I’m sure some people must be wondering how my citrus vermicomposting experiment is coming along. Well…the “bad news” is that my outdoor beds didn’t prove to be the ideal testing grounds for this sort of thing, so I ended up letting the whole thing fall by the wayside…until recently, that is. I should quickly mention, though, that the citrus waste materials DID seem to break down quite quickly in the outdoor beds – almost “too quickly” – but this actually served as a reminder of the fact that it’s really only the smaller indoor systems where citrus wastes are going to have the potential to cause issues.
In light of this, I’ve decided to do some testing in some of my indoor systems instead. Apart from being more relevant for the average vermicomposter, it will also be a lot easier to see what’s happening (my indoor bins don’t get disturbed nearly as much as my outdoor beds). It is ALSO a good way for me to get things going again with yet another project that kinda fell by the wayside – my springtail experiment!
On Saturday I collected some fairly “fresh” juiced lemon halves from a bin of coffee grounds I had picked up the same day (as you may recall, it was the frequent presence of these lemons in my coffee grounds that gave me the idea for the citrus vermicomposting in the first place). I rinsed them off and cut them all in half again before putting…uhhhh…half of them in the bins right away, while the other half of the halves (confused yet? lol) went into the freezer. These frozen halves have now been placed in the bins as well (as you can see below, I took my pictures shortly after adding them – they’ve obviously thawed out since then).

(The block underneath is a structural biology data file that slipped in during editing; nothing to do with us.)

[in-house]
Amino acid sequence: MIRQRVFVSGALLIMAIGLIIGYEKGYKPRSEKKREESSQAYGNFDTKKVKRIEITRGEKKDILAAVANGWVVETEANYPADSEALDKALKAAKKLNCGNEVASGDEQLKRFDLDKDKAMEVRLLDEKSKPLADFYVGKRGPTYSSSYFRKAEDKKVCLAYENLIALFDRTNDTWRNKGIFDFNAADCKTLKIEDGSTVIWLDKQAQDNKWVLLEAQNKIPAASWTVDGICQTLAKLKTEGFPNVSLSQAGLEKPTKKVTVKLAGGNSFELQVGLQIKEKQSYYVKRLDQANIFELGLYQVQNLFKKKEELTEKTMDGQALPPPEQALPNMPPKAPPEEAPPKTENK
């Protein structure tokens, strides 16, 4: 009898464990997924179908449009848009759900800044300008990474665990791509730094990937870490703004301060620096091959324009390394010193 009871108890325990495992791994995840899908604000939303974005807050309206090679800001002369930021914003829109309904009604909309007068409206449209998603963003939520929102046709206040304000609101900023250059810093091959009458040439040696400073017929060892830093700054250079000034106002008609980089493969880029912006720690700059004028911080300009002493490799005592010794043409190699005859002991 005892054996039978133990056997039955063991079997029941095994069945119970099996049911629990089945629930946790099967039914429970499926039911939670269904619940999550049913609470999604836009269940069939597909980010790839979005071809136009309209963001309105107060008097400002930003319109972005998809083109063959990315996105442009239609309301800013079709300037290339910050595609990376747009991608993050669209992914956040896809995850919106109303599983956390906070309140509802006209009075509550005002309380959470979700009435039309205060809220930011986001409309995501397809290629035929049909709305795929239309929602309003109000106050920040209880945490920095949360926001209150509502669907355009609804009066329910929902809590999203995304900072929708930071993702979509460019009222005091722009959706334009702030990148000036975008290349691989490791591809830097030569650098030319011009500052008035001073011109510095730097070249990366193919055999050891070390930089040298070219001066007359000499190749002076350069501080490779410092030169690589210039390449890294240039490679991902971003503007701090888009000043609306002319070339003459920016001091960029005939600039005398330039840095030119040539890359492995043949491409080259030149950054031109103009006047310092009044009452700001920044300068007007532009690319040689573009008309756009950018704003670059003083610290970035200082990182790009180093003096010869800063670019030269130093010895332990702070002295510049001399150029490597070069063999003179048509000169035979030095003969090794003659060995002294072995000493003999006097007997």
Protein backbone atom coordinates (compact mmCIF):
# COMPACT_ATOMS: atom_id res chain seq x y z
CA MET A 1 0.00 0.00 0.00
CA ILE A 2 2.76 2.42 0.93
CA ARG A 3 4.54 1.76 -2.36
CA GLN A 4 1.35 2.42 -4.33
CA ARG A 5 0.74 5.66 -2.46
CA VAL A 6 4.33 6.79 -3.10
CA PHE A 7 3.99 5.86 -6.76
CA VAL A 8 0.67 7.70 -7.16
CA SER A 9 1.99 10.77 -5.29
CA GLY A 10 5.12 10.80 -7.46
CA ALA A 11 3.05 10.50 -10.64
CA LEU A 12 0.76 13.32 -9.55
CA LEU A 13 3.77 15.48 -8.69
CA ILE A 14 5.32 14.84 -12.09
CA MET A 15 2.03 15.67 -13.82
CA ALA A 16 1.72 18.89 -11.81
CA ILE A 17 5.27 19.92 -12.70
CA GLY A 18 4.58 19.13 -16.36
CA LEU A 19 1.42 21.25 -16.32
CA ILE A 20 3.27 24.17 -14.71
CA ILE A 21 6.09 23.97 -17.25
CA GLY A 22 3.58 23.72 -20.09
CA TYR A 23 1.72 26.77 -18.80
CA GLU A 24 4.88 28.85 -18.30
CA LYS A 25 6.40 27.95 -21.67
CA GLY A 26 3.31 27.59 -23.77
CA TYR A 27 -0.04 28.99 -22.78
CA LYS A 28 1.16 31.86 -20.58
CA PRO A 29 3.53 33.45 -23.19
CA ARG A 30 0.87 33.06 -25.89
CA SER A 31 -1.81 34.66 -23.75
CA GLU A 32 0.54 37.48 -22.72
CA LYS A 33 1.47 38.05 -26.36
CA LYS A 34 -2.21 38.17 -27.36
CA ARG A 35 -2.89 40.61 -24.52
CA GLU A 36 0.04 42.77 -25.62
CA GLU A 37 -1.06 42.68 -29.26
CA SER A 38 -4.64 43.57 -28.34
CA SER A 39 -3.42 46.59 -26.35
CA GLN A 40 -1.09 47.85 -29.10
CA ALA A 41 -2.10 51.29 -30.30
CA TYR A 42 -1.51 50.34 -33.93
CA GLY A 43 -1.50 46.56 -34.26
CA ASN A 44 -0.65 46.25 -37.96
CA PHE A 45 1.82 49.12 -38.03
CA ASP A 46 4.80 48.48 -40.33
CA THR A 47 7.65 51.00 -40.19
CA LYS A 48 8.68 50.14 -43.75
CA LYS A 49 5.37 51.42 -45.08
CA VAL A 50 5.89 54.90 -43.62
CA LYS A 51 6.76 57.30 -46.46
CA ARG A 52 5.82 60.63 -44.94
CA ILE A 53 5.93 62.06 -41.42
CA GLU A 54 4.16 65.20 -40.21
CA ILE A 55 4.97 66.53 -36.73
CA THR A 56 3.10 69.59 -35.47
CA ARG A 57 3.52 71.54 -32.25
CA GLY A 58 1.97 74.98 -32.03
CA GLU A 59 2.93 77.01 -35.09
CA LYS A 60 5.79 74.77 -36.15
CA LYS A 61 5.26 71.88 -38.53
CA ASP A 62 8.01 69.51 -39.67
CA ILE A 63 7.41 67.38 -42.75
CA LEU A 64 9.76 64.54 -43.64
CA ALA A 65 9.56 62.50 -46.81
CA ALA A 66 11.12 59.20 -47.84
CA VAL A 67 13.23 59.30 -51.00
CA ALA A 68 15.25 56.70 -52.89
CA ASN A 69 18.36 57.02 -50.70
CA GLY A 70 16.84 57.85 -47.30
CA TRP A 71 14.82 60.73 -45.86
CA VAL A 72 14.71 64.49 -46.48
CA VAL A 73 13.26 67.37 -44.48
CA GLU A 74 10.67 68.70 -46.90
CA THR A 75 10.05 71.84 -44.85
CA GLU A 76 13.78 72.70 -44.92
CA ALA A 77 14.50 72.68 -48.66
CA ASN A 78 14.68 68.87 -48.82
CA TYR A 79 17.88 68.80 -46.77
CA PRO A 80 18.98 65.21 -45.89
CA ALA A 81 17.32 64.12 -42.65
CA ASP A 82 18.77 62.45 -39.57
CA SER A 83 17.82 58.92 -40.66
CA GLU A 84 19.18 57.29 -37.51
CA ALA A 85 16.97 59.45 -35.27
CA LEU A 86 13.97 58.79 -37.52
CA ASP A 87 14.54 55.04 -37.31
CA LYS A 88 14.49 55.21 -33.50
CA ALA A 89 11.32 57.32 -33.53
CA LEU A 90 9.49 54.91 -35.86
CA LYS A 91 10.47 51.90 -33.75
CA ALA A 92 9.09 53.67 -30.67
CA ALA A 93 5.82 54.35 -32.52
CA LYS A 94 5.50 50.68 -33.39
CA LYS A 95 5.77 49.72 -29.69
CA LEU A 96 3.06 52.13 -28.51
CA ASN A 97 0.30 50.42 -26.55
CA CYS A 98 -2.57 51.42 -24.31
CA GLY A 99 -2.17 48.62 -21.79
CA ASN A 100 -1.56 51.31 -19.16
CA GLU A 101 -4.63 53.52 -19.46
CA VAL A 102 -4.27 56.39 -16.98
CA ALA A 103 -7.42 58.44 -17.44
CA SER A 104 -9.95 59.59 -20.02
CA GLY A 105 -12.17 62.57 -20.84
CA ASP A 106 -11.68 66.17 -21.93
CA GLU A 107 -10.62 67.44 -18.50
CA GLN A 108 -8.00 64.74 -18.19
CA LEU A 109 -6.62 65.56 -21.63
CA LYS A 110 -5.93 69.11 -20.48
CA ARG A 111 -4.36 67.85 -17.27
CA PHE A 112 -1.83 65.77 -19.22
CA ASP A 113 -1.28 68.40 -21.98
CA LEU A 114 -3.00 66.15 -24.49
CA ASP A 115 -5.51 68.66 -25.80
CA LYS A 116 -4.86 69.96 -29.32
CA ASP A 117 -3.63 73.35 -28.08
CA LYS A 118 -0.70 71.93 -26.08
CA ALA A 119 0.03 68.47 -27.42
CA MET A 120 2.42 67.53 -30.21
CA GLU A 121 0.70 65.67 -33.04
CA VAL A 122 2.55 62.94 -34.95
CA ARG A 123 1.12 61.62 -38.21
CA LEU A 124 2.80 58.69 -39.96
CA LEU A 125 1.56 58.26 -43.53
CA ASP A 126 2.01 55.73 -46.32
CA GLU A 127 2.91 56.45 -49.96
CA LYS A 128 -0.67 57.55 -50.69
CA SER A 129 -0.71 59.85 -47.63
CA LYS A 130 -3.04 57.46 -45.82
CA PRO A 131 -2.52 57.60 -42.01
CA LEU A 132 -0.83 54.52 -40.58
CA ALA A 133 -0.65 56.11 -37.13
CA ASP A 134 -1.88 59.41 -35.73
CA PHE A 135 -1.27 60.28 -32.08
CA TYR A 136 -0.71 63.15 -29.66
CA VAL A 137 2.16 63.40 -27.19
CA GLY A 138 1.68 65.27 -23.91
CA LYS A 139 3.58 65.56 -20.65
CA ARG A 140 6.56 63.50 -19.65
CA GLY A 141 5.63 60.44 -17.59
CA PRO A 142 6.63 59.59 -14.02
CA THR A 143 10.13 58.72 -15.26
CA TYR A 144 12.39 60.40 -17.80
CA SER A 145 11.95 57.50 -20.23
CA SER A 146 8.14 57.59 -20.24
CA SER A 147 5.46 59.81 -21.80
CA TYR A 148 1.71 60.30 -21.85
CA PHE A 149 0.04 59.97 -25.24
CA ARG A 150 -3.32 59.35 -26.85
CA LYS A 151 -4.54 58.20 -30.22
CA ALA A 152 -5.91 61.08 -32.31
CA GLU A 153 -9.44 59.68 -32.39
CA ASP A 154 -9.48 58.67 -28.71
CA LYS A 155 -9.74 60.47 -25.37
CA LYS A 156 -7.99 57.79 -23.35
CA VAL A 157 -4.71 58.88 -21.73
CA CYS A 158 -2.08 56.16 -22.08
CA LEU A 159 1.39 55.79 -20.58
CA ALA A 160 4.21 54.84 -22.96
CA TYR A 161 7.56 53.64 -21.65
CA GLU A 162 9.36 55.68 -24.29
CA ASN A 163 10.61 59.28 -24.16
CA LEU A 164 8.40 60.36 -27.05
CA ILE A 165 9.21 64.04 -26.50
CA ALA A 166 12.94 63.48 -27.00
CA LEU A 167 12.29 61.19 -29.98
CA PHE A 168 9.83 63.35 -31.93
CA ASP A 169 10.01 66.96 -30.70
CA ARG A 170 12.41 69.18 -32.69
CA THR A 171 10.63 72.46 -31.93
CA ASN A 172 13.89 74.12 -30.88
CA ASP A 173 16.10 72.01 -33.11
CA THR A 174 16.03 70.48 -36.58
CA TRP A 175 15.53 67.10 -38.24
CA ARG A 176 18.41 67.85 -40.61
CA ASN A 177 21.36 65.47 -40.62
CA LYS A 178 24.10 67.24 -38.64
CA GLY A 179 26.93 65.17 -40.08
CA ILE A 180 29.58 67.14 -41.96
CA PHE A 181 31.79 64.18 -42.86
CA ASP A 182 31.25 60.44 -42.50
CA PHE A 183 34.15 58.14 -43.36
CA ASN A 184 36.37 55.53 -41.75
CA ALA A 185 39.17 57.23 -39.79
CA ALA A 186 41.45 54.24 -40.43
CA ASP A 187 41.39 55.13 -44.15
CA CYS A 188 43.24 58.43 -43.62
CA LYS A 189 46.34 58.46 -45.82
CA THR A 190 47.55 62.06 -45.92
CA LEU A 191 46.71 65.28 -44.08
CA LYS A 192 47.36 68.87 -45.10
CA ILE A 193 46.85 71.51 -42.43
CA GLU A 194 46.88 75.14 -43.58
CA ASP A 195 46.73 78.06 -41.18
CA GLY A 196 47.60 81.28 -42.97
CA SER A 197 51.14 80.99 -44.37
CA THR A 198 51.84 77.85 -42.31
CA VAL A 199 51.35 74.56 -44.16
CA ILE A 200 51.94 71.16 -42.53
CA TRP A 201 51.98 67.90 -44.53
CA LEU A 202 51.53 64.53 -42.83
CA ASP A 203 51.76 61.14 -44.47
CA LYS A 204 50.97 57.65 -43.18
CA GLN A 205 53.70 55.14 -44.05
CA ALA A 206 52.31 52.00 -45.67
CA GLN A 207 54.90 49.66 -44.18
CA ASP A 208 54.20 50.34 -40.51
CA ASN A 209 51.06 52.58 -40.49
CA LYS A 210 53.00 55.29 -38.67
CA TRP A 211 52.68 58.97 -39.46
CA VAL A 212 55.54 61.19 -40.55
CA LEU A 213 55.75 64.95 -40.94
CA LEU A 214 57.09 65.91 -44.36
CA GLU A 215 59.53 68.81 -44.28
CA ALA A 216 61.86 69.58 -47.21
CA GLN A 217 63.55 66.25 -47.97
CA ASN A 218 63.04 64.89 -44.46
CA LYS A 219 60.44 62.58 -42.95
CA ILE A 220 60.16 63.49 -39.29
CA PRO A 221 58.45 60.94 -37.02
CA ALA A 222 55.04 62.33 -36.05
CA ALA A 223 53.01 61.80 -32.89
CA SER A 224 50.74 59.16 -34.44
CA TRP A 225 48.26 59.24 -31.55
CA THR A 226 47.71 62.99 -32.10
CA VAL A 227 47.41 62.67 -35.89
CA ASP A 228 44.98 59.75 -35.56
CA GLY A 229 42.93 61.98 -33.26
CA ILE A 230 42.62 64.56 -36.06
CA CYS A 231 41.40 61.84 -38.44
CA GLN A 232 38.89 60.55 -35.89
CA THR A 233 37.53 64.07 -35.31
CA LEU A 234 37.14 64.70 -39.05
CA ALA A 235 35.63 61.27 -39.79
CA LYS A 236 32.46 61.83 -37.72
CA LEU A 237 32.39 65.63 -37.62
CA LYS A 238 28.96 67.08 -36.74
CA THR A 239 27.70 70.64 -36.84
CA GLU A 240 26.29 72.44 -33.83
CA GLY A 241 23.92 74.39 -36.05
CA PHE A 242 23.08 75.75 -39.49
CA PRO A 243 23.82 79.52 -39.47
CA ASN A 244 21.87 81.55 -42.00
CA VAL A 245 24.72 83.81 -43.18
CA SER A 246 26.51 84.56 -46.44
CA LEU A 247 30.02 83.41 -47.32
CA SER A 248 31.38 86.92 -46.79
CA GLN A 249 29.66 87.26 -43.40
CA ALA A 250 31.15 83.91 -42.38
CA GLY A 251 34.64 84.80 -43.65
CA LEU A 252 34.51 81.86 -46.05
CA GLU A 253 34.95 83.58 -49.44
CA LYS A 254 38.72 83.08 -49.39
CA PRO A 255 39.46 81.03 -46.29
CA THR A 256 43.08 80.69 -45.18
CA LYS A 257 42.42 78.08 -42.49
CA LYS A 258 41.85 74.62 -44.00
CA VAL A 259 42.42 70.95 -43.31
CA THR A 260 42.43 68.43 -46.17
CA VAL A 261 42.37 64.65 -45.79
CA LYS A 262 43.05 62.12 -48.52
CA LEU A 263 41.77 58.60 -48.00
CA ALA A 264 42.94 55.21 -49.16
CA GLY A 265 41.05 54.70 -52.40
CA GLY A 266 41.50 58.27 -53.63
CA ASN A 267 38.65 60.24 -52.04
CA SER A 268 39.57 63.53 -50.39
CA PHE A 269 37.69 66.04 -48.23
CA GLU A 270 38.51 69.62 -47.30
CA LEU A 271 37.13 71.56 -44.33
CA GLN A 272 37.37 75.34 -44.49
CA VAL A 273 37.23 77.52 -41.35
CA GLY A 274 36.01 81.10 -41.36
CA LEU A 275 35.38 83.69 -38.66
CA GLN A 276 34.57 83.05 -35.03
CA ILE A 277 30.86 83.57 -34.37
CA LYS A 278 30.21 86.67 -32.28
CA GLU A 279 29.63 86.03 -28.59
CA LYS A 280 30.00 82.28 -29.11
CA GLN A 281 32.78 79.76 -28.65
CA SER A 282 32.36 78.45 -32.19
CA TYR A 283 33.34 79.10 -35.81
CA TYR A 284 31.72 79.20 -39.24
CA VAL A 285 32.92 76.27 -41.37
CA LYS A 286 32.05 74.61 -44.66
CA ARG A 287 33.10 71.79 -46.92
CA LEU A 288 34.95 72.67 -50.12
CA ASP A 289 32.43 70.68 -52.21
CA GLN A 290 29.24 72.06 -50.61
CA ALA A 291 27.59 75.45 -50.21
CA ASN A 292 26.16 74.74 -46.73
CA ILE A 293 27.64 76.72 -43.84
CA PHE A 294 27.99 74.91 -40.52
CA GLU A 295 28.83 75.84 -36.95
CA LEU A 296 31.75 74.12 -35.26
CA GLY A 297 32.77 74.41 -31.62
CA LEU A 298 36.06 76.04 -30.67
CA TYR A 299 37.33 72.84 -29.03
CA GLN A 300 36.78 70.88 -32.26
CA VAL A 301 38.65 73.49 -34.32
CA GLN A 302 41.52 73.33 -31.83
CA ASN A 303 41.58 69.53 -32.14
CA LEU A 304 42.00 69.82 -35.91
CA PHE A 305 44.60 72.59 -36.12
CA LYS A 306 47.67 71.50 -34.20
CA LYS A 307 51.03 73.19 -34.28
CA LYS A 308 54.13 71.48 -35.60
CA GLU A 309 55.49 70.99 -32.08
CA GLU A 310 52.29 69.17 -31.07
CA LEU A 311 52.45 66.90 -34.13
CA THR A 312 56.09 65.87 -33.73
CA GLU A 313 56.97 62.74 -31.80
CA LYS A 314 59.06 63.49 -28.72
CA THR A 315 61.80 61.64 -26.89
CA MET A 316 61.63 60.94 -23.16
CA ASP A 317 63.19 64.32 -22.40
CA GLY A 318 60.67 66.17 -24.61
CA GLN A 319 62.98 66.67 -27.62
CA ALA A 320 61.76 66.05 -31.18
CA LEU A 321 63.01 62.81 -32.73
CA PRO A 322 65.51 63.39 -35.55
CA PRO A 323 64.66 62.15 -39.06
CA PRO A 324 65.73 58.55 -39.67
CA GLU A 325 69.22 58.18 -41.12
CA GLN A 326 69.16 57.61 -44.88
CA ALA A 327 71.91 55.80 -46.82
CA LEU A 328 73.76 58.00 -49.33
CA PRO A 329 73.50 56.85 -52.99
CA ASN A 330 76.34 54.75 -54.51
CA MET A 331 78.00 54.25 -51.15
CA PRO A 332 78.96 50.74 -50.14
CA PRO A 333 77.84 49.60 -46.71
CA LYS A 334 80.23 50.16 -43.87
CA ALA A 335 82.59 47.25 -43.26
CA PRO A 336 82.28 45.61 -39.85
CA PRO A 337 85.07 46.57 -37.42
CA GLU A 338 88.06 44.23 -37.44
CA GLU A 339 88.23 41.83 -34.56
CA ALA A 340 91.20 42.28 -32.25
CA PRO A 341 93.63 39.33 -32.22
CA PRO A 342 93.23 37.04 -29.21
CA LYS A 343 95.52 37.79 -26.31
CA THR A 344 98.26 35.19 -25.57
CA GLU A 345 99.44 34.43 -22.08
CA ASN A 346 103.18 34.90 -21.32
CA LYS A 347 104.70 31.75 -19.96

The bins being used for this experiment are:
1) My wooden flow-through bin
2) My two springtail experiment bins (one with springtails + worms, one with only worms)
3) My European Nightcrawler bin
**NOTE** – I had some extra frozen lemon pieces so I just added them to this bin (the other yellow scraps are zucchini in case you are curious)
The idea here is to see how quickly these pieces of lemon will break down in these various bins, and whether or not freezing them beforehand makes a difference. I’m actually thinking this might be a case where freezing doesn’t help at all – citrus rinds are pretty resistant and I don’t imagine freezing them does much to break down their structural integrity. Nor do I think it has much effect on the oils in the rind (which should also contribute to a slow decomposition).
I’m really interested to see if there is any difference when springtails are present. One thing I’ve noticed is that they tend to congregate on a lot of less-worm-friendly materials (including citrus wastes) well before the worms seem to take an interest in them.
The worms in the wooden flow-through bin seem extra hungry these days, so I will likely need to start adding some other food fairly soon – I will make sure to leave the lemon zone open though so I can continue to monitor their decomposition.
I hope to have another update in a week or two (depending on how quickly things change).